4.14 Police helicopters and police cars Assume that in a
circular city with a
radius of R miles, calls for police service are generated in a
Poisson manner at the rate
of per
hour per city square mile. Calls are uniformly distributed over the
city.
The police department is
contemplating the
purchase of k helicopters to respond to certain types of
police calls. The
helicopters will be flying straight to the location of each
incident, at an effective
speed of
v_{H},
miles/hr.
The special police cars
that are presently used
for these calls have an effective speed of
v_{c},
miles/hr and travel in right angle distances. The city is rather
large and its streets
have no particular orientation with respect to the coordinate axes.
The dispatching
strategy that the police
controller uses, whether operating a helicopterbased or a carbased
system, is the
following. Whenever all service units are busy, calls for police
assistance are placed in
a firstcome, firstserved, infinite capacity queue and the first
service unit which
becomes available is immediately dispatched to the first call in the
queue. If, on the
other hand, more than one service unit is available, the dispatcher
selects one of the
available units randomly (with no consideration to service
unit locations) and
dispatches it to the next call.
It is also known that the
durations of service
for incidents serviced by helicopters or by cars, after
arrival on the scene, are
random variables with negative exponential distributions with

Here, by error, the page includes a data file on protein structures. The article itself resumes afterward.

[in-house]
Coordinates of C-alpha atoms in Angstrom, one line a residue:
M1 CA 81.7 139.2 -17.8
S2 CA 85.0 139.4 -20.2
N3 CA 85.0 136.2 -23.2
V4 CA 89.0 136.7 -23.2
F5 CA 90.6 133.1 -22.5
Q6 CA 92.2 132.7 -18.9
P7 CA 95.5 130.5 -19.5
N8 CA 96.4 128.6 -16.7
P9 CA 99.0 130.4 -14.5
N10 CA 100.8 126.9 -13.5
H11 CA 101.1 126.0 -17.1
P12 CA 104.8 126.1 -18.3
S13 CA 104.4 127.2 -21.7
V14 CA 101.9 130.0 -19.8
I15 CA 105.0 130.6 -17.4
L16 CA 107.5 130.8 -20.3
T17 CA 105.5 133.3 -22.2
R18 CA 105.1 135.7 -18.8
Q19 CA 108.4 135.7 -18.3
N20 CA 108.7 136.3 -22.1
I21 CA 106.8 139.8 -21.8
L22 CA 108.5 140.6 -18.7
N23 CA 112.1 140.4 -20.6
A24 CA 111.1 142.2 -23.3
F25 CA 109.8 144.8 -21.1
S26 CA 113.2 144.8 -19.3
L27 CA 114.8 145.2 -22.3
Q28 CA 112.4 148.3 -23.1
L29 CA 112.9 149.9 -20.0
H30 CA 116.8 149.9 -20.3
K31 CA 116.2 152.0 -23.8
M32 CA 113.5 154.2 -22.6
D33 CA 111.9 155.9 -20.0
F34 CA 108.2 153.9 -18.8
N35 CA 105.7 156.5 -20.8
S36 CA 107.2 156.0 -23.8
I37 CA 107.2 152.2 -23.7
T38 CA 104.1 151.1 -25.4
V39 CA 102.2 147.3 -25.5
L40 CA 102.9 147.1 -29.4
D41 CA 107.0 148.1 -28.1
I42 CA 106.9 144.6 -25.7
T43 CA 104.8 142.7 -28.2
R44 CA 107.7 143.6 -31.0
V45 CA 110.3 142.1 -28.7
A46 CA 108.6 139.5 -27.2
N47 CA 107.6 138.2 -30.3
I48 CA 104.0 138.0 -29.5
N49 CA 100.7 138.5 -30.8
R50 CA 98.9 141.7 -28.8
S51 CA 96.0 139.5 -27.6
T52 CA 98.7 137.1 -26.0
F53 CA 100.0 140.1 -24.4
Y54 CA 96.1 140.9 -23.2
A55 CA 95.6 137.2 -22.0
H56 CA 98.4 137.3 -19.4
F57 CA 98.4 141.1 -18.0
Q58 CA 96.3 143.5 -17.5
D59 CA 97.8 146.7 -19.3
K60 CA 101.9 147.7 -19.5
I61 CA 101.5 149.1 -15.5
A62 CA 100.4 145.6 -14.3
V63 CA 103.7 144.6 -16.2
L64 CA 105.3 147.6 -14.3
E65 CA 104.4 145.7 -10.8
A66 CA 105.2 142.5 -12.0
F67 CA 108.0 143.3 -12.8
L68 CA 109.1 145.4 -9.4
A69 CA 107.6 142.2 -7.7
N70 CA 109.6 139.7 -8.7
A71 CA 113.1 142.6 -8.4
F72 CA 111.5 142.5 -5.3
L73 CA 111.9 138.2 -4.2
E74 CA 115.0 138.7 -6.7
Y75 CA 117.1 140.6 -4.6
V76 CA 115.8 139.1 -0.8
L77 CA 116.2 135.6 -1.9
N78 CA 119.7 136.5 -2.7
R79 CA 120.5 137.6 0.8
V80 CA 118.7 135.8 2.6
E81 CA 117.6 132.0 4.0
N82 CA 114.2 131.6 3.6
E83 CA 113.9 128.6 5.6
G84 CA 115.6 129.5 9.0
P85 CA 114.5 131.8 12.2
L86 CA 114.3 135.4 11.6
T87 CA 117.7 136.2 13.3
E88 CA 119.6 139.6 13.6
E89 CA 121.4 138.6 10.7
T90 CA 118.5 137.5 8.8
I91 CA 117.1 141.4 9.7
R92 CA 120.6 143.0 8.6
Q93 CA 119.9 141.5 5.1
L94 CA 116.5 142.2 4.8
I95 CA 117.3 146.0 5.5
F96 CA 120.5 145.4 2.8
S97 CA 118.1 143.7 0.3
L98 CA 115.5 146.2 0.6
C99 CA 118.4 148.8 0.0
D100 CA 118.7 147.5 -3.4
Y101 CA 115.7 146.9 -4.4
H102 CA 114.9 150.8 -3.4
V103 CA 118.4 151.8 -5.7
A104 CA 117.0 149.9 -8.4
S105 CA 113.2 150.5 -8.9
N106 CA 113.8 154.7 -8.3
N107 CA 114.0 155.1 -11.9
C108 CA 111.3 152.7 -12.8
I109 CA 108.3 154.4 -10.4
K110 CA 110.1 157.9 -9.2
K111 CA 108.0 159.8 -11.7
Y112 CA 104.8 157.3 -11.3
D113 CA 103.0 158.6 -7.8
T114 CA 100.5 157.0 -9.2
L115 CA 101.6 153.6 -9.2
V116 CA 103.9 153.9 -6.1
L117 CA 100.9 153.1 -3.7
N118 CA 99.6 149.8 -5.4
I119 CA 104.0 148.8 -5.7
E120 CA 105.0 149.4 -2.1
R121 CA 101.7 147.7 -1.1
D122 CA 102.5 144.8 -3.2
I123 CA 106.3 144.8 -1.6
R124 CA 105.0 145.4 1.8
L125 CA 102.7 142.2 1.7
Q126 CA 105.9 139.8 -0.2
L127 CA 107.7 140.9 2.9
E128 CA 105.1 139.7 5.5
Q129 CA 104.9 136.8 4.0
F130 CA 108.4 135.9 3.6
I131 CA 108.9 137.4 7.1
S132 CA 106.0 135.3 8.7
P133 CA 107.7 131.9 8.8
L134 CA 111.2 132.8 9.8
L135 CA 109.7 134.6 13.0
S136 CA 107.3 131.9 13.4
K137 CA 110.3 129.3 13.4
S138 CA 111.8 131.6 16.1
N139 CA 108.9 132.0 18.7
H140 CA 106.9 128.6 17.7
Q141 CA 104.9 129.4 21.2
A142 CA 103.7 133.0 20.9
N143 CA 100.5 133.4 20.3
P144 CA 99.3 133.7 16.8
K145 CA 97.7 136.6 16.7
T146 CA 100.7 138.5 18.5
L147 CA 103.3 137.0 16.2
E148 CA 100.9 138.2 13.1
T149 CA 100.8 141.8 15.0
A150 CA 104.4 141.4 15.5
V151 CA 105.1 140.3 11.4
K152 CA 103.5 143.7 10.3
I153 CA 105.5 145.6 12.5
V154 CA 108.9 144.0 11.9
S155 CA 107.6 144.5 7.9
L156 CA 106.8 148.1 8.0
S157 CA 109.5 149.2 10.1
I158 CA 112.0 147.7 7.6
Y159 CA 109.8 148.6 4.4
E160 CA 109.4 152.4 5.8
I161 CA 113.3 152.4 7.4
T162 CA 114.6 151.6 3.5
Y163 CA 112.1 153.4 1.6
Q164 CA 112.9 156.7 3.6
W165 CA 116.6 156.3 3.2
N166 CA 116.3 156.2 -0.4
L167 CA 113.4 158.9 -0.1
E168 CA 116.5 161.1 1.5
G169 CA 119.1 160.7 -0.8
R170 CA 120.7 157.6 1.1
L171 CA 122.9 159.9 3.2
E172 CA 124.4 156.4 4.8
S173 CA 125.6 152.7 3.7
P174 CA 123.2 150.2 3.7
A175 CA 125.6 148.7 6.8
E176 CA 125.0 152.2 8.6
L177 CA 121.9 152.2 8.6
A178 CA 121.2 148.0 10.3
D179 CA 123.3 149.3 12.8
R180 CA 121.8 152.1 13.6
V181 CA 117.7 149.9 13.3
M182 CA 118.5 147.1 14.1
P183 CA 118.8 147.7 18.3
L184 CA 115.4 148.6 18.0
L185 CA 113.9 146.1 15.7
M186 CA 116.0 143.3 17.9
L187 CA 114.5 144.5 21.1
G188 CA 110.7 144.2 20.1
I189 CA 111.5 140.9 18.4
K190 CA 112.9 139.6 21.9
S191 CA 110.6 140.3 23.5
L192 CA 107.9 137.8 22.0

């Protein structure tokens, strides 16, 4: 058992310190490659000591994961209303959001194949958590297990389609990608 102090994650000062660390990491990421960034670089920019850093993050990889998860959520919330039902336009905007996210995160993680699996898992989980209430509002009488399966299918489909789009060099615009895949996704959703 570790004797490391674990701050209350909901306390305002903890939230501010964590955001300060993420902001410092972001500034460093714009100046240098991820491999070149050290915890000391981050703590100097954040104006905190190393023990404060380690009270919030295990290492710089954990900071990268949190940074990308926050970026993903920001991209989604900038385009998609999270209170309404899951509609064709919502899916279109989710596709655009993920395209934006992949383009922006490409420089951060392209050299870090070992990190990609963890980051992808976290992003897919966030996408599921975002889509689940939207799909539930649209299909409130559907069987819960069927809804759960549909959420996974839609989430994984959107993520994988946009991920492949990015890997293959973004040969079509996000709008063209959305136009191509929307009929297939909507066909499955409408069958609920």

average service time equal
to 1/_{H}
and 1/_{c},
respectively. The durations of service to successive incidents are
statistically
independent.
Finally, it is known that
a unit that completes
service to a call remains stationary until it is dispatched to a new
incident.
a. Make the assumption that travel times to successive
incidents for any given
service unit are statistically independent. Also assume
steadystate conditions.
Let the
criterion for comparison
between the k helicopter system and the m police car
system be that fraction of
time that a randomly selected service unit is busy (a server is
considered busy if it is
either traveling to the scene of an incident or servicing a call
at the scene). Find the
value of m for which the carbased system will most
closely match the helicopter
system for any given number k of helicopters.
Your answer
should be an expression
for m containing only variables defined above and constants.
Please explain your work.
b. For R = 4,
v_{H} = 80
mph, v_{c} = 25 mph, and _{H}
= _{c},
= 4 calls per hour, compute the ratio m/k for your answer
in part (a).
c. In part (a), we assume that travel times to successive
incidents for any given
service unit are statistically independent.
Is this assumption a
correct one? Please
explain briefly and clearly in intuitive terms.
d. Assume now that there are two helicopters (and no police
cars in the district). Also
assume that R/v_{H}
<<
1/_{H}.
Find a good approximation for the probability that, with the
system in the steady state,
an observer arriving at a random instant will find both
helicopters busy and exactly one
call waiting in the queue. For what condition is your answer true?
e. Under the assumptions of part (d), find the probability that
with the system in the
steady state, the two helicopters will complete service to exactly
l
calls during a time interval T.